On Wednesday, Apple began allowing its U.S. users to download their personal data, such as app usage history, calendars, photos and more. Here’s how.
3 min read
Feeling paranoid about the data big corporations have on you? Now you can see exactly what’s been collected, at least when it comes to Apple.
The tech giant — as well as its apps and services — stores information such as purchase and app usage history, calendars, documents and photos, and as of Wednesday, it’s introduced a new way for U.S. users to download their personal data. (The feature was made available to European customers months ago as a requirement of the General Data Protection Regulation.)
When you request a copy of your data, Apple says it may take up to seven days to fulfill. (That’s so they can verify it was you — and not an imposter — who asked for your personal data, it says.) But keep in mind that because most Apple data is stored on your devices themselves, there may be less in your final report than you expected.
As for what you’ll see when your request is fulfilled (and what form it will come in)? Apple has a support page explaining exactly what you might be sent. App usage and activity information could come your way in the form of spreadsheets or PDF files; contacts, calendars and bookmarks may show up in HTML format; and your documents, photos and videos should be available in their original formats. You’ll be able to access your contacts, calendars and bookmarks as well, but Apple says the download won’t include app, book, movie, TV show or music purchases.
Here’s what you need to do access your Apple data:
1. Sign in to Apple’s privacy portal.
Head to privacy.apple.com, then enter your Apple ID and password. You may have to answer security questions or follow prompts for two-factor authentication. Once you’re logged in, click “Continue.”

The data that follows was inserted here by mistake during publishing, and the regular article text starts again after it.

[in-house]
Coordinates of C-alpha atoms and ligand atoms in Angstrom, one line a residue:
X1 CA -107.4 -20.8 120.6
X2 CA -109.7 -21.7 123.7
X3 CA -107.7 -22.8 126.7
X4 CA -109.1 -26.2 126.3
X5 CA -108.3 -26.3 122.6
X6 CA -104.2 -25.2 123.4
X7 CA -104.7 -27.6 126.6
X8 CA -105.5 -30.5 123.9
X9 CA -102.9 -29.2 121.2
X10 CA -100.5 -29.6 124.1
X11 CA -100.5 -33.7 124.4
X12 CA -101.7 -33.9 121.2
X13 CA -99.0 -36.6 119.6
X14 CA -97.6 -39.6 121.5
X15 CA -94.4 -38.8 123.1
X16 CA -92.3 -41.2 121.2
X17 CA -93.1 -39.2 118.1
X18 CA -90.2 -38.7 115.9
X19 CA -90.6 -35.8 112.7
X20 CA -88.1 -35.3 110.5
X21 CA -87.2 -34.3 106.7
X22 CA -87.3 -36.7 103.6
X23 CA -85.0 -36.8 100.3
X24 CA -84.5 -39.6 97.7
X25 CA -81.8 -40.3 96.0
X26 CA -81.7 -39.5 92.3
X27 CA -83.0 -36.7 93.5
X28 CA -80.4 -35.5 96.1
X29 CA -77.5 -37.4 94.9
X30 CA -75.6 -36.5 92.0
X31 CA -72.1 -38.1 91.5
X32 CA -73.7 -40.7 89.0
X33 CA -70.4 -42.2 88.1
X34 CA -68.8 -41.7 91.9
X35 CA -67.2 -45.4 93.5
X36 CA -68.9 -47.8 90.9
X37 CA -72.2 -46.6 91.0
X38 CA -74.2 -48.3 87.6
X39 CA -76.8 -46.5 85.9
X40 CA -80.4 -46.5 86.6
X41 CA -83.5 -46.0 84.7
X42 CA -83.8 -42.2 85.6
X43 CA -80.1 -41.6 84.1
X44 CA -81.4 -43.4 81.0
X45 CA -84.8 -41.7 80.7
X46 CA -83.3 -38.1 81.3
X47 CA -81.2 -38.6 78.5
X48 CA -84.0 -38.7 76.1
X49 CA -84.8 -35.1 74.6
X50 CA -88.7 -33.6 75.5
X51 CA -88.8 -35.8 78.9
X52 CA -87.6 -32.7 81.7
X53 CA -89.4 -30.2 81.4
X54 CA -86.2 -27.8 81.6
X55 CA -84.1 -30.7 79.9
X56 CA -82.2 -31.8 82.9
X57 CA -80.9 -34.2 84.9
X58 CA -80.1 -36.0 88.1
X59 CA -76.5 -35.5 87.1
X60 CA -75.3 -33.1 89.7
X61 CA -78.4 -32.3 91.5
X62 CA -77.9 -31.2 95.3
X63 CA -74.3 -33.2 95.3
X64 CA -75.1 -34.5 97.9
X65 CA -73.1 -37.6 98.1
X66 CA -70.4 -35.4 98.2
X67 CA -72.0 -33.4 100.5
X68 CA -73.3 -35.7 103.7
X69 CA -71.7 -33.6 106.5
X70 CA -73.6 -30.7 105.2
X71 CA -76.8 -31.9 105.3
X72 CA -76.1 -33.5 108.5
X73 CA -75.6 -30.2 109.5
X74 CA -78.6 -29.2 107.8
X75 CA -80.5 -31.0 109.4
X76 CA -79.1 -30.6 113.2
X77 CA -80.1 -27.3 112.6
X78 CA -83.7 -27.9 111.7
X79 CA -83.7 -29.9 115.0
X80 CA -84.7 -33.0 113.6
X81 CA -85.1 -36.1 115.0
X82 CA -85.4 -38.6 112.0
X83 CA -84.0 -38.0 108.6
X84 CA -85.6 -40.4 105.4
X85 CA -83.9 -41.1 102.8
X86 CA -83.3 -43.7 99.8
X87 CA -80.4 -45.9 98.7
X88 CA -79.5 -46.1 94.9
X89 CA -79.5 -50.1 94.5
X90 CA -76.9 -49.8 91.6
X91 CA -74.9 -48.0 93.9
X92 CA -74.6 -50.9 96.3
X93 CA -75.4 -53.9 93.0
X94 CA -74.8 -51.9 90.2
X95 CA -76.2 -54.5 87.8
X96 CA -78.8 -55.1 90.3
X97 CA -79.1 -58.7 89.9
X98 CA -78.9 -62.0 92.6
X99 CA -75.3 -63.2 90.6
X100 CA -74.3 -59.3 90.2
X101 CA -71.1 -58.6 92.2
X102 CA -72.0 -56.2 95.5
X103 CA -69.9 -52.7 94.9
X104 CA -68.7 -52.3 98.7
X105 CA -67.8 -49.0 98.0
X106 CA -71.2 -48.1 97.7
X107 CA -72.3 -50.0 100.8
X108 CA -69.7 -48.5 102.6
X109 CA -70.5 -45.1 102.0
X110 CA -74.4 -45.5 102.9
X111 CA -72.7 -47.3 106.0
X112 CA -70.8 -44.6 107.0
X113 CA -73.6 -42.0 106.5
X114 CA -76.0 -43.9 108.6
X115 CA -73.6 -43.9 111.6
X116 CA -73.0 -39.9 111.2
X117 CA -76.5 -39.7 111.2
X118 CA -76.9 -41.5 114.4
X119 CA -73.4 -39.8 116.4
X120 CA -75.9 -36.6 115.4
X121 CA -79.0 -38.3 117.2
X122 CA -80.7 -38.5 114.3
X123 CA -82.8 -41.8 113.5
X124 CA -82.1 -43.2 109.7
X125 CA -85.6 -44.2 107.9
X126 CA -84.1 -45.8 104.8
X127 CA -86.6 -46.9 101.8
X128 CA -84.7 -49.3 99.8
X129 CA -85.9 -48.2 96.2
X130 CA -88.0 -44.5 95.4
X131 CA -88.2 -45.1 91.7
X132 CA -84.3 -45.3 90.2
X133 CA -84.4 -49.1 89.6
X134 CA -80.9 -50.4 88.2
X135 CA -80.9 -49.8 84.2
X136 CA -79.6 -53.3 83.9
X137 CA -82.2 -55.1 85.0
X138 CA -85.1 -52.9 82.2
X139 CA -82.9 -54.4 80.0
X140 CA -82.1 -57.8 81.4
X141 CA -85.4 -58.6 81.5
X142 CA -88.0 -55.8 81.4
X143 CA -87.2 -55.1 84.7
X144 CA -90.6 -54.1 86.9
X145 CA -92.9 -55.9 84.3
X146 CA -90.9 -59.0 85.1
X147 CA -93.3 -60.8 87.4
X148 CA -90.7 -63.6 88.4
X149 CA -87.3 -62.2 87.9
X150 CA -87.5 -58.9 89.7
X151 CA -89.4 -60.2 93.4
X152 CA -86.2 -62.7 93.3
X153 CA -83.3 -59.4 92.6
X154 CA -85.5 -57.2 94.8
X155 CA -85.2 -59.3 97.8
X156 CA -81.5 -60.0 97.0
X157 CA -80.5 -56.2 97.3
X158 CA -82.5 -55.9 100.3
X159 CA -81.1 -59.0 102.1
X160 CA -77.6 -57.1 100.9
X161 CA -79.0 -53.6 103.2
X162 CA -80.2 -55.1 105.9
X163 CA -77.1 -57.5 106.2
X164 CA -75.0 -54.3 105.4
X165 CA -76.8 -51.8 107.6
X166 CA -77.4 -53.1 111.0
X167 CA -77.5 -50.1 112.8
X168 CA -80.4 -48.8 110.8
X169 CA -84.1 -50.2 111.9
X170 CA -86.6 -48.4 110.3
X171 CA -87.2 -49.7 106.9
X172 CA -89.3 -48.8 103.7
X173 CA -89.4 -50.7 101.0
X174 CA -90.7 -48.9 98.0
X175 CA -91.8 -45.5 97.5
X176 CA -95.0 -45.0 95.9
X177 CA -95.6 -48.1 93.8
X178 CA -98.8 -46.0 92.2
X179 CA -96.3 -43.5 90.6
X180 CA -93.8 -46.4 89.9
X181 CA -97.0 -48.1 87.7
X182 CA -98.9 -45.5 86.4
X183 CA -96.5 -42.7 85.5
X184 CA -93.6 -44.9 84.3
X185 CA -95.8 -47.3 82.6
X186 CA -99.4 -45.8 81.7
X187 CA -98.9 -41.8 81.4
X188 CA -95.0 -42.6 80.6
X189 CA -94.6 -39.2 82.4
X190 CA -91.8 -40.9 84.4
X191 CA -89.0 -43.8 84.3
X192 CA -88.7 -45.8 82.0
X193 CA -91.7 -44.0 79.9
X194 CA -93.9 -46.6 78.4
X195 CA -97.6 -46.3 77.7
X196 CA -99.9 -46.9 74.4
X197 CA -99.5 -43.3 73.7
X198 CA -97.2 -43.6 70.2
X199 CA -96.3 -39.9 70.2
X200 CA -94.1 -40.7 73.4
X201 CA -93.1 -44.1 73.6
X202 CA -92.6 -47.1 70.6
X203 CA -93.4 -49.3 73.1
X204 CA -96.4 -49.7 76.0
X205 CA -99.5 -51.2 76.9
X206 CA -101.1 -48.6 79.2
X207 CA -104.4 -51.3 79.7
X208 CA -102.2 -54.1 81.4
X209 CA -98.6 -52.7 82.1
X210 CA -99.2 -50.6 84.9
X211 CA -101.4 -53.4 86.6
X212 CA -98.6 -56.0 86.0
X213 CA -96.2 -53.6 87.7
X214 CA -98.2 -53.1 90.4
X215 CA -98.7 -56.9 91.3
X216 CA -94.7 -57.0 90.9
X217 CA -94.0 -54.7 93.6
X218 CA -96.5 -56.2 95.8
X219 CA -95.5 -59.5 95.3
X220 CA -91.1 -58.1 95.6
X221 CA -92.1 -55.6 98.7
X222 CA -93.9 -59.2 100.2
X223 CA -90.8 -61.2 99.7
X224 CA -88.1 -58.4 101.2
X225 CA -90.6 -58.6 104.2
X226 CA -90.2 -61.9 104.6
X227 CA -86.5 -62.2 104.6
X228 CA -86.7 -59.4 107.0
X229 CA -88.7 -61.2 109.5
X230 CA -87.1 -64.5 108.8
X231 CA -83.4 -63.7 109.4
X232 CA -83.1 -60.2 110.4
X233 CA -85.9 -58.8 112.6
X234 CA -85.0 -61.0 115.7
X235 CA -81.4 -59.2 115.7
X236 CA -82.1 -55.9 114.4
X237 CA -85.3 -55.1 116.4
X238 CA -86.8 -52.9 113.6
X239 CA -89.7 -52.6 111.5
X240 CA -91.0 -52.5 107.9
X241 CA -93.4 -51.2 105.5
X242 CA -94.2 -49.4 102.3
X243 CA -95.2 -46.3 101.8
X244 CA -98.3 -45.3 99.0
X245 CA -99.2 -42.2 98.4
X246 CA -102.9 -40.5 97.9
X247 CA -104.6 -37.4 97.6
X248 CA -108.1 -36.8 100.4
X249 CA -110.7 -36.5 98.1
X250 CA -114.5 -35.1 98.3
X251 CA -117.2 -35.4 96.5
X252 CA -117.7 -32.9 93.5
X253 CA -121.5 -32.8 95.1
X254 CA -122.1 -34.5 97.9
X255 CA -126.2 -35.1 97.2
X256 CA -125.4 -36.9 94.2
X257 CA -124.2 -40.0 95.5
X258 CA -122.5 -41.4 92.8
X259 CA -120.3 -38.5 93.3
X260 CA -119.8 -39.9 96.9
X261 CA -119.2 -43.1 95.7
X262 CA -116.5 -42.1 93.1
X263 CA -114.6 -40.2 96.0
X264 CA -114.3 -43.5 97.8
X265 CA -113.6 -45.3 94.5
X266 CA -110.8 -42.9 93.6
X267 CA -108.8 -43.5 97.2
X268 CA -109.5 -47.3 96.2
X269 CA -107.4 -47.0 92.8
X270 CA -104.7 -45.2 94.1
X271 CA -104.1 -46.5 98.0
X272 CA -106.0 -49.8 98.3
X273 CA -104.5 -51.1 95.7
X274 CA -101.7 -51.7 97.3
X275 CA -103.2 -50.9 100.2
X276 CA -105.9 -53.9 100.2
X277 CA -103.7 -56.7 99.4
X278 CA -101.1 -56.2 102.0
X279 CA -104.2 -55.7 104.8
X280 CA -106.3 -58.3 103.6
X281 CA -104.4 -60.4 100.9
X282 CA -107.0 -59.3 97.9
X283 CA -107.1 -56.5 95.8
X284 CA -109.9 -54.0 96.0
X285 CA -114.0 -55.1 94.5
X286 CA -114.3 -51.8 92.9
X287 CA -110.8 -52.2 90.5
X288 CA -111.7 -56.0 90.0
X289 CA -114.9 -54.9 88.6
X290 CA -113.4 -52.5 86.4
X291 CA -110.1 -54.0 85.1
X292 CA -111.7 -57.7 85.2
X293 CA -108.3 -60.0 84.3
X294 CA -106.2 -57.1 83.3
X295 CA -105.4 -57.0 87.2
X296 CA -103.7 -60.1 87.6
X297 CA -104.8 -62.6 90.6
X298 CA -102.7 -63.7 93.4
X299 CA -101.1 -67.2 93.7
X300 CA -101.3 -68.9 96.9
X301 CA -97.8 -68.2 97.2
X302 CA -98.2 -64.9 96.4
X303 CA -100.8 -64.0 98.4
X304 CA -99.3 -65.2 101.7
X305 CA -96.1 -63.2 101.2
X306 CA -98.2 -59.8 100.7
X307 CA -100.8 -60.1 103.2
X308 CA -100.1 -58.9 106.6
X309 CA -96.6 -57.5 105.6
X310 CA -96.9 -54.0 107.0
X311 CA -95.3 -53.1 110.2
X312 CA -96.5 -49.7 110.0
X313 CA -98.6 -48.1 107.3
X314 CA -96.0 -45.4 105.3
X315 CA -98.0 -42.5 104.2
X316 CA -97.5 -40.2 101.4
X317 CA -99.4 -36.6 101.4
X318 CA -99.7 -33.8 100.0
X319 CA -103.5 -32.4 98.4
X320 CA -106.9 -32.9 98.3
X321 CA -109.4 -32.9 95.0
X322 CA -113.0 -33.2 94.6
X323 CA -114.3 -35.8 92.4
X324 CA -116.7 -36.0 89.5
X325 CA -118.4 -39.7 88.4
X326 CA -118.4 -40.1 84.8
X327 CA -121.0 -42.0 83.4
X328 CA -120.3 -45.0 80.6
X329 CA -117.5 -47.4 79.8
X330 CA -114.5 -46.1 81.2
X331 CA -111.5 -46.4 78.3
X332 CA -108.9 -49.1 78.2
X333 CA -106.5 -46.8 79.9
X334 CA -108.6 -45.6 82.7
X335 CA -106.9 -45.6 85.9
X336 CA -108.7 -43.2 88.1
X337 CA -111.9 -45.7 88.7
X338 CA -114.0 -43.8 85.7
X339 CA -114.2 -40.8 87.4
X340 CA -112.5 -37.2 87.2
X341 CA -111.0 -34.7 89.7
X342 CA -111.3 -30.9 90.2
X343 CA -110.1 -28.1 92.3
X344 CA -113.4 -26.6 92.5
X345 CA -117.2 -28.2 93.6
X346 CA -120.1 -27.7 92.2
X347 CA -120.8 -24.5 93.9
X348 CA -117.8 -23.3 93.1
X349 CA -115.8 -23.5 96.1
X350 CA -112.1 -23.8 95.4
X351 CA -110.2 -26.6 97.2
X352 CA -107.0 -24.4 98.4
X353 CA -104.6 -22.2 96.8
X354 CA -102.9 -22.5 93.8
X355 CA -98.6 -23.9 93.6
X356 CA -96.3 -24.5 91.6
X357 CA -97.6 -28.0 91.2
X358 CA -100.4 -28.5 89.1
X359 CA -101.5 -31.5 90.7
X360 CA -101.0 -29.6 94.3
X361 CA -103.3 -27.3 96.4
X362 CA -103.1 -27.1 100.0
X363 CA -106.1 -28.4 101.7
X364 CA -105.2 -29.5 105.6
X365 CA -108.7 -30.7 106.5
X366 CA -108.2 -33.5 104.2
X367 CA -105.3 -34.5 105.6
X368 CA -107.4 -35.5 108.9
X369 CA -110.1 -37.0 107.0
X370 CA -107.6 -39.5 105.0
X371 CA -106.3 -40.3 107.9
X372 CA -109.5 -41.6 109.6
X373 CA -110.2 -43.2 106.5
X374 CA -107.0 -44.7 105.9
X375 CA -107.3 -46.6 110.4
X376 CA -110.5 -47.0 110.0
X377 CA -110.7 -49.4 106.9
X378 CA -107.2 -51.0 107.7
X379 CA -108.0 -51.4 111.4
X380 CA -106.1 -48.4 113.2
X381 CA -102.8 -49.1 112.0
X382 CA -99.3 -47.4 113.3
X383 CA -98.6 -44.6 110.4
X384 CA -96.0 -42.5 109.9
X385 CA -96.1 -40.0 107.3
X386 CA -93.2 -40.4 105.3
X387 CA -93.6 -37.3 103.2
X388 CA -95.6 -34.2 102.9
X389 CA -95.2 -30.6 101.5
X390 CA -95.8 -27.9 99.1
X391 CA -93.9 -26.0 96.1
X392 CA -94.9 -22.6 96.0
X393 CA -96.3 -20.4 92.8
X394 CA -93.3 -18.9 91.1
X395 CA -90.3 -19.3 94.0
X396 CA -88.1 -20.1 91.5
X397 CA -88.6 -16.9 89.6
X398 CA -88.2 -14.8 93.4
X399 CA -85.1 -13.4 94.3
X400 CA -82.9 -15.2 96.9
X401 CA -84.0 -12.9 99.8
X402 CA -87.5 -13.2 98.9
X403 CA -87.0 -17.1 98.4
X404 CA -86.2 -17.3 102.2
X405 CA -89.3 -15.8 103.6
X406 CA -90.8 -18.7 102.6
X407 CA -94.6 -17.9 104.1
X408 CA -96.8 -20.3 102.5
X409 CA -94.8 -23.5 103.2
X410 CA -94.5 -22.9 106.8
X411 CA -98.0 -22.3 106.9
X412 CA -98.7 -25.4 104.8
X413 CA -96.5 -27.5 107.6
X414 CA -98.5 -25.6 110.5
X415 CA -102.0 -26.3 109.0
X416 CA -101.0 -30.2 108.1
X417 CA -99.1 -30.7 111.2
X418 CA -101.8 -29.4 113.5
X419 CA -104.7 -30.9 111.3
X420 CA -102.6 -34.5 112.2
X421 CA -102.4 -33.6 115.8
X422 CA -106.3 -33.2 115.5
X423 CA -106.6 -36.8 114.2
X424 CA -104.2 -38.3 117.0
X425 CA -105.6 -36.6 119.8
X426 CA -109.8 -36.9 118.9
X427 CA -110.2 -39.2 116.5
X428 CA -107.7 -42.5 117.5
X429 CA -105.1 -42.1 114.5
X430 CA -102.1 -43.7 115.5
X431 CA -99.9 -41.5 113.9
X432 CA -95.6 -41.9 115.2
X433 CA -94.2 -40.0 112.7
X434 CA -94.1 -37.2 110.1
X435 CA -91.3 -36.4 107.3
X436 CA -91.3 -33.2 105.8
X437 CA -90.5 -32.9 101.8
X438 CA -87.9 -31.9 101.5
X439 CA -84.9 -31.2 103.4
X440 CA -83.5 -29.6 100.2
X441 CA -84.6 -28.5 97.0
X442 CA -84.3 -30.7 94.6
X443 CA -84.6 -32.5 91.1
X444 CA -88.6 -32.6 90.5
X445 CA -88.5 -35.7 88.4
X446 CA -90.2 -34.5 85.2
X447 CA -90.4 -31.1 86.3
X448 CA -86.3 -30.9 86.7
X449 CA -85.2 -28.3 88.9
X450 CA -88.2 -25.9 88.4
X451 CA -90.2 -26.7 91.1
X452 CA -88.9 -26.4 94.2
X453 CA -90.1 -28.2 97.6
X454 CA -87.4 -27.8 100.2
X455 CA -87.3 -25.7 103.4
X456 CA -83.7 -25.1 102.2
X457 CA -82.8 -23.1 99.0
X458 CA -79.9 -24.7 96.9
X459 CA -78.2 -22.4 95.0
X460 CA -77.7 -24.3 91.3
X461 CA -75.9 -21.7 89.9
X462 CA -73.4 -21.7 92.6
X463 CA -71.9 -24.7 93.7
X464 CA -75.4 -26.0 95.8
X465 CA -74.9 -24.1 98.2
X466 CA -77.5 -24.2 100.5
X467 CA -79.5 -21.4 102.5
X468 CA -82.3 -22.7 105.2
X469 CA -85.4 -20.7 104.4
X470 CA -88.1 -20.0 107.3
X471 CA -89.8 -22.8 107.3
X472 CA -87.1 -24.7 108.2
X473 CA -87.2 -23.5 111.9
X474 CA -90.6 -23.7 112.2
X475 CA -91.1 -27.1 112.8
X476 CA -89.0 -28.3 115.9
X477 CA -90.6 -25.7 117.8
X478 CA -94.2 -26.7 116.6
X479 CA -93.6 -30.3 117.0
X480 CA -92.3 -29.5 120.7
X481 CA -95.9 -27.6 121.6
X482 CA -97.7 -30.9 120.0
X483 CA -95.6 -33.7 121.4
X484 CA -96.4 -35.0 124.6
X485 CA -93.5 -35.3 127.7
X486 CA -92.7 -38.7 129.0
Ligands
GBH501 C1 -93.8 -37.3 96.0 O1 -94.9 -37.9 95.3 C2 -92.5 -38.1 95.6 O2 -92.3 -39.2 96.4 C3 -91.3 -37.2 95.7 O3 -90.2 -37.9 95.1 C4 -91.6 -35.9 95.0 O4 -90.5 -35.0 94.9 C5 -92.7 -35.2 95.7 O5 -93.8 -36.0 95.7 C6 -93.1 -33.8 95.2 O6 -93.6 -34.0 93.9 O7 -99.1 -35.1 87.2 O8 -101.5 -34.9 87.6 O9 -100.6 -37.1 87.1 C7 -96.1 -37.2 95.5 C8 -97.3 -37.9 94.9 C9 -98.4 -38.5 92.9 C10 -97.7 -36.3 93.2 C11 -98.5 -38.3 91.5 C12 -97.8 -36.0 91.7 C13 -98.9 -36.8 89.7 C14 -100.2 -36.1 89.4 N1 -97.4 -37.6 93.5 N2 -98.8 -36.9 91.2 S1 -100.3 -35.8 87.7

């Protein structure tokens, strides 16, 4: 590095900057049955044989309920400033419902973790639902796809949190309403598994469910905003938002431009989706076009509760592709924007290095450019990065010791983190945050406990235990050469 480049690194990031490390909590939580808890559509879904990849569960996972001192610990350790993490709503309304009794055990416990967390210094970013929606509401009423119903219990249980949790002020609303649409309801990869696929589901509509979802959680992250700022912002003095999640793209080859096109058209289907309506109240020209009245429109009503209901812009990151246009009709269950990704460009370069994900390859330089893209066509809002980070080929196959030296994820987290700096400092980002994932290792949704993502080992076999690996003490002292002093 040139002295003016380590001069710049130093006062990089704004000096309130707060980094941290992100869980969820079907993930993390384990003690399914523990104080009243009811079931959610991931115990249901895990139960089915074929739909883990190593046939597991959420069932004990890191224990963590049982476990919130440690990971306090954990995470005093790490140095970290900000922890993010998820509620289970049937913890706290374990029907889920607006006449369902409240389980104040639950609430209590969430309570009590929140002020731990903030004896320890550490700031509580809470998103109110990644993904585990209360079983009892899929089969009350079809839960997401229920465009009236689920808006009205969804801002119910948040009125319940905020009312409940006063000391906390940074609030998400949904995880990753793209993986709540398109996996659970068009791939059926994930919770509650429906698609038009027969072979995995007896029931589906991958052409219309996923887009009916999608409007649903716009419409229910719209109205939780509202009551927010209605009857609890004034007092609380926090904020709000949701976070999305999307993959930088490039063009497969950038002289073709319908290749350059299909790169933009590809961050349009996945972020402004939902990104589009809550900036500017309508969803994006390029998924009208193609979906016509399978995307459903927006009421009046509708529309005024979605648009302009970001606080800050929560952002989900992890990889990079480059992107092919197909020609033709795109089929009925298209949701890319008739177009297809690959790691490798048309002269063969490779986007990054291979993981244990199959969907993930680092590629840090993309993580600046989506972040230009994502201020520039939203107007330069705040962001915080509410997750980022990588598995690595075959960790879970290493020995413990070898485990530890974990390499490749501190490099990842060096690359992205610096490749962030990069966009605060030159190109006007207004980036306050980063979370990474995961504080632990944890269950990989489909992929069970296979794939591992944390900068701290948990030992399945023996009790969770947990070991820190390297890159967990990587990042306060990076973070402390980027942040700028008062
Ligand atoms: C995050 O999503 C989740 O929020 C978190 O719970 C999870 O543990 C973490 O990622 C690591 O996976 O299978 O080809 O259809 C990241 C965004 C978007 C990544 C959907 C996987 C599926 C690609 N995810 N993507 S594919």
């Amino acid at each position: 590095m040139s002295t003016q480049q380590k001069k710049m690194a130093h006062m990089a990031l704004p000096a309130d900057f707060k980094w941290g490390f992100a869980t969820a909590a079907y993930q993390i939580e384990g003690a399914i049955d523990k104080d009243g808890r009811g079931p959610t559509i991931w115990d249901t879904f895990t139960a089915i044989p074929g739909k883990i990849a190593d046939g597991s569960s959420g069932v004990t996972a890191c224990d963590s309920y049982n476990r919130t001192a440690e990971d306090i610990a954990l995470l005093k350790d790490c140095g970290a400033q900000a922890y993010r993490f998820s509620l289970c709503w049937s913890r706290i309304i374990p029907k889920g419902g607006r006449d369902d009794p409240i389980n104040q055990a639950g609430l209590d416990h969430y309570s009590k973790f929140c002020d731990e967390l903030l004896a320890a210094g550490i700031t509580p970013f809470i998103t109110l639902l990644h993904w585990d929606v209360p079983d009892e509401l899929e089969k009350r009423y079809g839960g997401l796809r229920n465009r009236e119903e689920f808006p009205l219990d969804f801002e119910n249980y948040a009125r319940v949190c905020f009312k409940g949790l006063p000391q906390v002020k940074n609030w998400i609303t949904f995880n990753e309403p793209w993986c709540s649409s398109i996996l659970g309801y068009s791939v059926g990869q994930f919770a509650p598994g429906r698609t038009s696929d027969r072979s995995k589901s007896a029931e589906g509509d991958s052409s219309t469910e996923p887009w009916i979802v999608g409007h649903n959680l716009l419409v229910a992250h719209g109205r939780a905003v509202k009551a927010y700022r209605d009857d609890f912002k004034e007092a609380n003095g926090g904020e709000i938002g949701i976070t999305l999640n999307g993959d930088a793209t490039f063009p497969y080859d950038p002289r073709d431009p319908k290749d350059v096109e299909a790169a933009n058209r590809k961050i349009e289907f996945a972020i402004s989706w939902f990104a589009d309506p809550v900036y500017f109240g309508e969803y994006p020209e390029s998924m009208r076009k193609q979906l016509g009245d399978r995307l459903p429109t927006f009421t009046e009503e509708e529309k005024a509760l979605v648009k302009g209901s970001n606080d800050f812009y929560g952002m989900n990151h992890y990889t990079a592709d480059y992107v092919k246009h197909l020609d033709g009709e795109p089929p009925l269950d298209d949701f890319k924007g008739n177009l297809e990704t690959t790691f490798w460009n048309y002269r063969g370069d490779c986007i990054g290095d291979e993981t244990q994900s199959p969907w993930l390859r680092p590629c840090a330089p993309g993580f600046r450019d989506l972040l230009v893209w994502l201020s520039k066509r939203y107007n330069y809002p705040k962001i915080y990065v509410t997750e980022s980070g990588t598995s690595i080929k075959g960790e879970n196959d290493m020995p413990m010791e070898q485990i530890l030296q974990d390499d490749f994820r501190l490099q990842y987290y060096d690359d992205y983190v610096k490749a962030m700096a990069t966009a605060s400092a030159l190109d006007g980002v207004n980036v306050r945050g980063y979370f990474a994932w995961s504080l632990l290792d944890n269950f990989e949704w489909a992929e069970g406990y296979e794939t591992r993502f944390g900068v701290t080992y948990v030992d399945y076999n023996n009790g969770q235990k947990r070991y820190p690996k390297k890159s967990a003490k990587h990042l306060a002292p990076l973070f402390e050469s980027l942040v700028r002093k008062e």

2. Request a copy of your data.
On the “Manage your data” screen, the first option is “Get a copy of your data.” Under that section, click “Get started.”
3. Select the data you’d like to download.
You can decide to download information such as your Apple Music activity, Apple ID account and device information, AppleCare support history and repair requests, iCloud Contacts, iCloud Notes and marketing subscriptions. The last checkable item on the list: a nebulous option marked “Other data.” Then there’s another section for large files that may take a long time to download, such as iCloud Mail and Photos. You may as well choose “Select All” in both sections. When you’re finished, click “Continue.”
4. Choose a maximum file size for your downloads.
Options range from 1 GB to 25 GB, and whichever size you choose, Apple will divide your data into files of that size or smaller. When you’ve chosen, click “Complete request.”
5. Wait up to seven days for an email notification that your data is ready.
You can check the status of your data request by visiting privacy.apple.com/account.